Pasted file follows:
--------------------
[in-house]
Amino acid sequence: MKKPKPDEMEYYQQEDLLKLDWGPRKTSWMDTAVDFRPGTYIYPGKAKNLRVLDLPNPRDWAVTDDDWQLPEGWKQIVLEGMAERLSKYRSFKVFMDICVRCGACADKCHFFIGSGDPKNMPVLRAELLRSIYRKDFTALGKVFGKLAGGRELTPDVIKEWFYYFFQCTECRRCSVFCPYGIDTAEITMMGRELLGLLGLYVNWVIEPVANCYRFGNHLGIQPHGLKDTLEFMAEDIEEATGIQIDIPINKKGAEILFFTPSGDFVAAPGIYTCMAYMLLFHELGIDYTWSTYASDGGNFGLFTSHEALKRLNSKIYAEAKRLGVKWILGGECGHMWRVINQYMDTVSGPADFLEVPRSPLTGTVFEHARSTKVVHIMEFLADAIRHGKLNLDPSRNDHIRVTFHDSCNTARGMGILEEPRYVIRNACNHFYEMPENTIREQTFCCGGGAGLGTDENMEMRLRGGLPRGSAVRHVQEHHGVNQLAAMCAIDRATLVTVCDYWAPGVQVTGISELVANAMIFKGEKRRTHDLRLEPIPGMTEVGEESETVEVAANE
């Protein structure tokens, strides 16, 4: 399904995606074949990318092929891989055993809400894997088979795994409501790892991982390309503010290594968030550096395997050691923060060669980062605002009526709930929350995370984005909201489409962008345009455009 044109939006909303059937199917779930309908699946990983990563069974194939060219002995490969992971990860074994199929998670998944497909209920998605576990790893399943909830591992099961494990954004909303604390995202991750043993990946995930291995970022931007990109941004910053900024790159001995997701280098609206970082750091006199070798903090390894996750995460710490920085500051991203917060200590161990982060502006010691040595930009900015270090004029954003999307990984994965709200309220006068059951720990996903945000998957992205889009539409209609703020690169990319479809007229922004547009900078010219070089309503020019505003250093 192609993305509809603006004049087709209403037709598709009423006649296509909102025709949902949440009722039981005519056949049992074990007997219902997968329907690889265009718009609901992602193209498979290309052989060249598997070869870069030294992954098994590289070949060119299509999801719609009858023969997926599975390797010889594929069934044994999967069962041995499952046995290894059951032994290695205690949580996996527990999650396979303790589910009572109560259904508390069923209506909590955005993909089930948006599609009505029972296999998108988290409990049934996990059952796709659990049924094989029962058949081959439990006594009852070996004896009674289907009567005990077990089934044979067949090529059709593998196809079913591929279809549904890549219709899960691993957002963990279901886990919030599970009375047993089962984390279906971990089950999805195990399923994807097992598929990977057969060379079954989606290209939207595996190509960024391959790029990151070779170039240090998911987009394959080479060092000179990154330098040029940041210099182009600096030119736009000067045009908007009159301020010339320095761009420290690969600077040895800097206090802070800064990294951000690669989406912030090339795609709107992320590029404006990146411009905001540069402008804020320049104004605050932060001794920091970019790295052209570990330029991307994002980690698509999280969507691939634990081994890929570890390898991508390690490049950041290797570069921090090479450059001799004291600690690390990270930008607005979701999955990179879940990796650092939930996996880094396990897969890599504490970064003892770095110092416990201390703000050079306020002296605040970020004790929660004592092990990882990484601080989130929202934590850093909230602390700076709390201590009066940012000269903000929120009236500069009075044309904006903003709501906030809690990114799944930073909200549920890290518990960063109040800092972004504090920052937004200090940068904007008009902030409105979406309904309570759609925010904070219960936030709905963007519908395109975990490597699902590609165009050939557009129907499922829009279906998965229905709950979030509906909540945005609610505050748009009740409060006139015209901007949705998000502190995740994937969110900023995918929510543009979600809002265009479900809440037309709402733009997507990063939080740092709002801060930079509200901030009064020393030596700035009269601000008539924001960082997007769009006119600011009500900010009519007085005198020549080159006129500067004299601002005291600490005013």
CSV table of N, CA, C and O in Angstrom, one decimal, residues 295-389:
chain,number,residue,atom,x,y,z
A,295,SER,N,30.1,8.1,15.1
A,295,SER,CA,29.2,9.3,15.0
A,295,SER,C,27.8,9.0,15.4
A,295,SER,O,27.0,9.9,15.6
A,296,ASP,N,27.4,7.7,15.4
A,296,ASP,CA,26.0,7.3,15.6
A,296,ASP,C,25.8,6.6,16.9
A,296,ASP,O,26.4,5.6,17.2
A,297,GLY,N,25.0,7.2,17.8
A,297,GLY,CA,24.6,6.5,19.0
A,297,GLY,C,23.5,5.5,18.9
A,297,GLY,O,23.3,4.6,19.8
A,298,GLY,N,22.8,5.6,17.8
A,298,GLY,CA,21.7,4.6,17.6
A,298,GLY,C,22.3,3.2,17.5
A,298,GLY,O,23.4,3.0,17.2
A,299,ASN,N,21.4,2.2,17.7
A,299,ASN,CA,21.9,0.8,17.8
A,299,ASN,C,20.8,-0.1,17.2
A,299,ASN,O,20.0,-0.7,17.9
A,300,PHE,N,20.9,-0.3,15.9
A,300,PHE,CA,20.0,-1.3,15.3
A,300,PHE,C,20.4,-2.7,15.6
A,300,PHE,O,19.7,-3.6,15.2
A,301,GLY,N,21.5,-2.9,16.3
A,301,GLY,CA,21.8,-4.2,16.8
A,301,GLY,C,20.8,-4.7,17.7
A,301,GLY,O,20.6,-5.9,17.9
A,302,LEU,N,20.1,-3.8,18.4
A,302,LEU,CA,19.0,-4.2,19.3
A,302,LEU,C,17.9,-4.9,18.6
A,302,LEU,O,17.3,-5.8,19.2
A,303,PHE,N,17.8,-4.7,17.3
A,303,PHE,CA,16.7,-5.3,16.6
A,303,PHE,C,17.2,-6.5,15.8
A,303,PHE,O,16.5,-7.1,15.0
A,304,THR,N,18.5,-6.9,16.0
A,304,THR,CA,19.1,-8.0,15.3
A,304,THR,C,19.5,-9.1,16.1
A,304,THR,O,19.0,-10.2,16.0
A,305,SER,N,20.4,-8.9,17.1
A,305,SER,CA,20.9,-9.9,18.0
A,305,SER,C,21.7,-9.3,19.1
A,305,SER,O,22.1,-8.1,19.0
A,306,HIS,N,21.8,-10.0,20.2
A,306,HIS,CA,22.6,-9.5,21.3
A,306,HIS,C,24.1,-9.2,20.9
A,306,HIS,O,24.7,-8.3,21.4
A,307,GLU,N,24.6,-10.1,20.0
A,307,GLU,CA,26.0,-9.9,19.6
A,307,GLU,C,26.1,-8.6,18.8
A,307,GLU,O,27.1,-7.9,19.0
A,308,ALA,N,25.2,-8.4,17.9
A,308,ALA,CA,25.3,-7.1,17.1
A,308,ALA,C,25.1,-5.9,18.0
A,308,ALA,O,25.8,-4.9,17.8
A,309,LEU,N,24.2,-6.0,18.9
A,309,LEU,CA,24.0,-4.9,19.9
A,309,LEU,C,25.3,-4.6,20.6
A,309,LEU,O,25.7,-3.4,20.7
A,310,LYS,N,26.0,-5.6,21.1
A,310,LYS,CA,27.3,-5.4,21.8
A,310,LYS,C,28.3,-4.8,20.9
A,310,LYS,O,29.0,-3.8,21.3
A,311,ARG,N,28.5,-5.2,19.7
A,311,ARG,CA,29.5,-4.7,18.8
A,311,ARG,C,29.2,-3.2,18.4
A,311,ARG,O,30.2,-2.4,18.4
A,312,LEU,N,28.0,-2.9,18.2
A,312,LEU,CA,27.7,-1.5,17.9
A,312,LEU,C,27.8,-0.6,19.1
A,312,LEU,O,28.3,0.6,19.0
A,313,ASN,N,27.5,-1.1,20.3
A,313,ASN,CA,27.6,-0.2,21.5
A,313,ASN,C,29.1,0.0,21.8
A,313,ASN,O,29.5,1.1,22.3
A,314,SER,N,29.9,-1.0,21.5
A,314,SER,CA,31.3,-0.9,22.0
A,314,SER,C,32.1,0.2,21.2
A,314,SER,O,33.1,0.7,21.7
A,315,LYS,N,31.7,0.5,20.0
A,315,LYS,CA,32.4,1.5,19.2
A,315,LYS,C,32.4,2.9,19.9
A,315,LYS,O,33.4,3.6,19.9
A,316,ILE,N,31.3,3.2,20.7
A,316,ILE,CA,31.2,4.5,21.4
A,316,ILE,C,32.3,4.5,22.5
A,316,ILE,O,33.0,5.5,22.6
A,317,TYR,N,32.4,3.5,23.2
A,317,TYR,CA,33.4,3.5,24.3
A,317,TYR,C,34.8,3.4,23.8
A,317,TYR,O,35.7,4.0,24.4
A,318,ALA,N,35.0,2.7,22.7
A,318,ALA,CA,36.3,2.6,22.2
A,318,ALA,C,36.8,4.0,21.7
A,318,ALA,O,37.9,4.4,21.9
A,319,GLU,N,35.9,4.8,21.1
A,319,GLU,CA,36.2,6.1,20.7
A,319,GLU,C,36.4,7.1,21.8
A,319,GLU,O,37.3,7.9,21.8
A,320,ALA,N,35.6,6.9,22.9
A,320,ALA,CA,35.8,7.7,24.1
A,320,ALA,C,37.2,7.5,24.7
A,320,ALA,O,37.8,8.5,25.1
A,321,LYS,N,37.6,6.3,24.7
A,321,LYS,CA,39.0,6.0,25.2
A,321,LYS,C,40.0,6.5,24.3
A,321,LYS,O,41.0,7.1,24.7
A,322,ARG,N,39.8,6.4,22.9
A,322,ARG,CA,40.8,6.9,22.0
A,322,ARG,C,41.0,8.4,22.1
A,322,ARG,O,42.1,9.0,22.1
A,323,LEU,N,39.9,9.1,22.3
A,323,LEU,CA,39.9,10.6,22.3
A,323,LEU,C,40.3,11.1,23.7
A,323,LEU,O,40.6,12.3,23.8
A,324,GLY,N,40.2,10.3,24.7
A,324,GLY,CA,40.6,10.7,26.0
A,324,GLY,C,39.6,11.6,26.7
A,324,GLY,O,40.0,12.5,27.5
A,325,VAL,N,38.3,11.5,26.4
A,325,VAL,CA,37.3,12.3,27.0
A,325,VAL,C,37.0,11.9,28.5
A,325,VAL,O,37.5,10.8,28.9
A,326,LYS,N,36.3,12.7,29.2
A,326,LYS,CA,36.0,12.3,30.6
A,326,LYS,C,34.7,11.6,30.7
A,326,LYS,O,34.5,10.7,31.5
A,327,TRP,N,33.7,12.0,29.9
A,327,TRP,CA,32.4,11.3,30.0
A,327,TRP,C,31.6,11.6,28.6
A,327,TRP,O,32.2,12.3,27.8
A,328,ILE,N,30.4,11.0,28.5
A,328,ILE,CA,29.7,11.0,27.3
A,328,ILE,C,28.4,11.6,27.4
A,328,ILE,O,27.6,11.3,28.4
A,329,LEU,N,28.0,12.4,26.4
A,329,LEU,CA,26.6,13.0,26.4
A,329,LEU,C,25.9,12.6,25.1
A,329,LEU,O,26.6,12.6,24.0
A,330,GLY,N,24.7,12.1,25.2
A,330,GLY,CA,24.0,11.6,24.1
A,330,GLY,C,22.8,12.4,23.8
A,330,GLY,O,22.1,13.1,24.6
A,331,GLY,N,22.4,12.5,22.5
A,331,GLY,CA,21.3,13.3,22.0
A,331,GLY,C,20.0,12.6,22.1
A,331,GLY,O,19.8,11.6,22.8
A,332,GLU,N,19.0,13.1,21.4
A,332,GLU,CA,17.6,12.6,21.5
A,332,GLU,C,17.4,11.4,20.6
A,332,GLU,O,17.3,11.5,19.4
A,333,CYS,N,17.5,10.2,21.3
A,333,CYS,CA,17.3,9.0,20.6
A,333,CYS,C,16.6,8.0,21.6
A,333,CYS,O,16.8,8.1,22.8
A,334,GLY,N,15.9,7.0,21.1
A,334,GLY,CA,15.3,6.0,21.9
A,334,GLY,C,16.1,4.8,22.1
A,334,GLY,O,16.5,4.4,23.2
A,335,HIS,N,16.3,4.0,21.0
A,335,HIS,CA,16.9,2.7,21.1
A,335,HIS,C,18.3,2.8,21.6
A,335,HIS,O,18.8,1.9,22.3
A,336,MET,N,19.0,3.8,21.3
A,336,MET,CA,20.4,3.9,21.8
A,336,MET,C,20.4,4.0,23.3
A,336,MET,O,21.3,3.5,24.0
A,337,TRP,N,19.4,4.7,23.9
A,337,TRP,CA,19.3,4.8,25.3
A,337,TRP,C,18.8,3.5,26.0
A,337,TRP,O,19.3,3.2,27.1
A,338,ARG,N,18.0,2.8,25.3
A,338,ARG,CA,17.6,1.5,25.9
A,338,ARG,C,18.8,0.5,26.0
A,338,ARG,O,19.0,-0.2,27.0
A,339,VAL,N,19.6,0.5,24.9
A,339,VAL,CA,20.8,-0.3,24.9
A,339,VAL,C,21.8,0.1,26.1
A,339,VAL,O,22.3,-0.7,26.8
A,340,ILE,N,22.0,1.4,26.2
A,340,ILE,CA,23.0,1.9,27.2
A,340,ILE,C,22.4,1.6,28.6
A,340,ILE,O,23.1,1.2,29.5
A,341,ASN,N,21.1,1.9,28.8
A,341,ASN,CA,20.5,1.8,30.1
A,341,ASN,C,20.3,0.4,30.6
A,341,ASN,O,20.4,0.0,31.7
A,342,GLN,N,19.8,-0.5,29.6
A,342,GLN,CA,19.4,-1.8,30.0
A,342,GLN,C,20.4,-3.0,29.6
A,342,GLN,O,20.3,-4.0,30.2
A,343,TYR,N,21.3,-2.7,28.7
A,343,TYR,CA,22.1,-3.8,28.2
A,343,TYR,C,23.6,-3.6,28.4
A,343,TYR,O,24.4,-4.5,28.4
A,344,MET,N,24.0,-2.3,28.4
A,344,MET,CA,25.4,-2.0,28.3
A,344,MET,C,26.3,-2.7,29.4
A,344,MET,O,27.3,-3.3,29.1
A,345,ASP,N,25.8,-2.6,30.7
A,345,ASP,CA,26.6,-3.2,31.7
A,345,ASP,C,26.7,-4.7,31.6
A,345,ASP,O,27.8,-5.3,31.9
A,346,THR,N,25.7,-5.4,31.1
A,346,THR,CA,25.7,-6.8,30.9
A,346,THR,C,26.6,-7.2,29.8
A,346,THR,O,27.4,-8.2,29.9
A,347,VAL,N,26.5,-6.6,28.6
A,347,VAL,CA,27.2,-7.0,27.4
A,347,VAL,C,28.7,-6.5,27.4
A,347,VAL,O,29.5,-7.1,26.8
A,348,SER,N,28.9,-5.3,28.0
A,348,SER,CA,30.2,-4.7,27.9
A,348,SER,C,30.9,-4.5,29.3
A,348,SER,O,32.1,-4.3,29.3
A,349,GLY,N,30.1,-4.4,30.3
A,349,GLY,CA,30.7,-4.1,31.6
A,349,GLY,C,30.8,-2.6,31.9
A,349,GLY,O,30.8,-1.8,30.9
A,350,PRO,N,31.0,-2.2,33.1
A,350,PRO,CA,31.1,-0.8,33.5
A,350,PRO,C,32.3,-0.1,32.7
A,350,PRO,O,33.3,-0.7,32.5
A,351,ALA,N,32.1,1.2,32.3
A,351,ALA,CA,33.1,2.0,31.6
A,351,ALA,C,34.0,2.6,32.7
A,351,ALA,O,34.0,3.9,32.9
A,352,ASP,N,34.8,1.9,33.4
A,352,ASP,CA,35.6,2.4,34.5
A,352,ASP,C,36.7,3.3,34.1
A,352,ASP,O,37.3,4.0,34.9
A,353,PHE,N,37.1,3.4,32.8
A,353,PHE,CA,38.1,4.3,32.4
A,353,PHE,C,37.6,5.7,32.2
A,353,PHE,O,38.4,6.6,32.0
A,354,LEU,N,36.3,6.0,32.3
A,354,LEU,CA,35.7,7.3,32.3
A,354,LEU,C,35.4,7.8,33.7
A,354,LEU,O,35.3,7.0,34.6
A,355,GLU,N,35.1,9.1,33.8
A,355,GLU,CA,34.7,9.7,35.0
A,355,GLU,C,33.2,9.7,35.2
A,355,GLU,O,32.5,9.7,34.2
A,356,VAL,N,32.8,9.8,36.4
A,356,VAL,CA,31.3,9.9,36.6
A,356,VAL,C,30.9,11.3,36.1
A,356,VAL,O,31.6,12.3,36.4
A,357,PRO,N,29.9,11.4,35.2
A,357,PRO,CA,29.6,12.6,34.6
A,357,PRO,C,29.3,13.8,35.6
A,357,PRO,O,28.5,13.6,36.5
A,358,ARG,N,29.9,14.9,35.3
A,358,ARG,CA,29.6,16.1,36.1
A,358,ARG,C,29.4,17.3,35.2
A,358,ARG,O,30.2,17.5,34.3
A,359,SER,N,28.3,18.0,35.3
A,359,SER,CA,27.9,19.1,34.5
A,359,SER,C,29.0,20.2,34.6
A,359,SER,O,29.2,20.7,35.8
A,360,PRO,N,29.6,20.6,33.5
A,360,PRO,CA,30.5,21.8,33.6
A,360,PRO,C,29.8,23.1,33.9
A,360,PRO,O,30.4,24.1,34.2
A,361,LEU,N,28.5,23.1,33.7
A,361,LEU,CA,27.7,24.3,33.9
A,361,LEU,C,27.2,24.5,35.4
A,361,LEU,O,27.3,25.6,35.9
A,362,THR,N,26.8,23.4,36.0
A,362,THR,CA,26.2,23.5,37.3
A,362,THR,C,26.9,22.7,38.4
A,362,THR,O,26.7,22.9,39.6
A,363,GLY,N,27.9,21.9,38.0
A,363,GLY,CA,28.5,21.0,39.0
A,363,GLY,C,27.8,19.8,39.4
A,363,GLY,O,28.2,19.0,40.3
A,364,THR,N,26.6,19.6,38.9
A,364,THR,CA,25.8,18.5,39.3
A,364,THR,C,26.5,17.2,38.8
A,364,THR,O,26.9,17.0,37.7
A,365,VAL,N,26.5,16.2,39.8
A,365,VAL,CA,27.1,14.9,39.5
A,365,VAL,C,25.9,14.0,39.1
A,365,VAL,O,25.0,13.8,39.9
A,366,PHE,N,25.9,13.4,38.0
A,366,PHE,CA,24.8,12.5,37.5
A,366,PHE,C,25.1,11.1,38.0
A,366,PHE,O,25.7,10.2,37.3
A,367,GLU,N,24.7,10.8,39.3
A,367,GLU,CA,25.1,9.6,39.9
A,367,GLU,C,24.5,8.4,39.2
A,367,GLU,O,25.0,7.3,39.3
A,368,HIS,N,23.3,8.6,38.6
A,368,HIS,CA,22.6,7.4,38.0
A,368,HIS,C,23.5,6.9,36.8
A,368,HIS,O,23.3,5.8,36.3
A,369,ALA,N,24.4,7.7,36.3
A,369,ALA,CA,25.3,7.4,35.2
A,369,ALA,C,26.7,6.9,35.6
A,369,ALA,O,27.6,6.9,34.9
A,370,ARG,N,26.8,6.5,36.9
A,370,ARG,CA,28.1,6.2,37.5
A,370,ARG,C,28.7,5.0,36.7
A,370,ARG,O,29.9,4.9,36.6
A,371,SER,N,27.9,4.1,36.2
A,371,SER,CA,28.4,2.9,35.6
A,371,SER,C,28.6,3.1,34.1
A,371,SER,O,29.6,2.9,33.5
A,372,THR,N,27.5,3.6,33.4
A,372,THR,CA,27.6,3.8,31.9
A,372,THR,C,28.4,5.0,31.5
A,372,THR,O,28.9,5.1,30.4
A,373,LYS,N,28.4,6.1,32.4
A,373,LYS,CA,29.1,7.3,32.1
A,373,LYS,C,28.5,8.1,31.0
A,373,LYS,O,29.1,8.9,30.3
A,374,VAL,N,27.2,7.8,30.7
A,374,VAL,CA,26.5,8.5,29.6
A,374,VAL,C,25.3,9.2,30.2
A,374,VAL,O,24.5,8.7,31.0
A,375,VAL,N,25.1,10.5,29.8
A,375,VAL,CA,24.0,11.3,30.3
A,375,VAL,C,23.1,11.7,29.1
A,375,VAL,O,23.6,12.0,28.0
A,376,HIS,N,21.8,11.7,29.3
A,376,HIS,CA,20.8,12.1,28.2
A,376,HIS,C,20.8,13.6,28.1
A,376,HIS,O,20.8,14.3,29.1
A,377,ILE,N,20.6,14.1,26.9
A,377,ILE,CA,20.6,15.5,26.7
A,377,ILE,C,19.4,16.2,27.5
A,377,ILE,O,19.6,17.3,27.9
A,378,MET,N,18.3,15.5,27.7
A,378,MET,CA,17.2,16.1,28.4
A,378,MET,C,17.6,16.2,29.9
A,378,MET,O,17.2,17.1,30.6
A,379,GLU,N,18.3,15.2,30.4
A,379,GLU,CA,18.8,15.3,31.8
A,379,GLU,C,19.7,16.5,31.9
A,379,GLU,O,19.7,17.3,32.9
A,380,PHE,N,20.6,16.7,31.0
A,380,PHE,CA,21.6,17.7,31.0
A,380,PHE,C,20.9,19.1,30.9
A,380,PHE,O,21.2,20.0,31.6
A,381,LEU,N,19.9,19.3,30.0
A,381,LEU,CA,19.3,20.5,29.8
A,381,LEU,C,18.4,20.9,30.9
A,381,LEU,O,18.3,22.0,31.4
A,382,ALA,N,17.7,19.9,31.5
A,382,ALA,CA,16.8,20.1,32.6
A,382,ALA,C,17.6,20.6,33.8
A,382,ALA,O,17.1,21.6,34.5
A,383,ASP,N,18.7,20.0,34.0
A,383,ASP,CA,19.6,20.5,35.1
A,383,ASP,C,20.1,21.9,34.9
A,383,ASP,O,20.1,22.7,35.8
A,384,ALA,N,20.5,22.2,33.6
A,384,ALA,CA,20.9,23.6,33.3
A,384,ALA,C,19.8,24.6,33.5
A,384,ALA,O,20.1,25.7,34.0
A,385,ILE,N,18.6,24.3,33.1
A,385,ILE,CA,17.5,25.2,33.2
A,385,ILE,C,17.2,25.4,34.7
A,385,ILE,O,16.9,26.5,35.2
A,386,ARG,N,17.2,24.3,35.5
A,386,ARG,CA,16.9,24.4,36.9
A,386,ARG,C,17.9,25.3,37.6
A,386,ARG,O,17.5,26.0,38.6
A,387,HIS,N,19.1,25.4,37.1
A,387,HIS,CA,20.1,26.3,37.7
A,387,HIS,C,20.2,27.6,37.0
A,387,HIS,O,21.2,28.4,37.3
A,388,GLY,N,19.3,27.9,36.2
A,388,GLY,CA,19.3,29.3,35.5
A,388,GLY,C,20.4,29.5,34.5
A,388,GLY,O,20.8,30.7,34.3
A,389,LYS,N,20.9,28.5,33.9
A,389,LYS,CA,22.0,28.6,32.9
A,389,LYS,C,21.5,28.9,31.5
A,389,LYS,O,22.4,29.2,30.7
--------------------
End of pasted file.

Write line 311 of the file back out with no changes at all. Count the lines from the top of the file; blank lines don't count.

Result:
A,371,SER,CA,28.4,2.9,35.6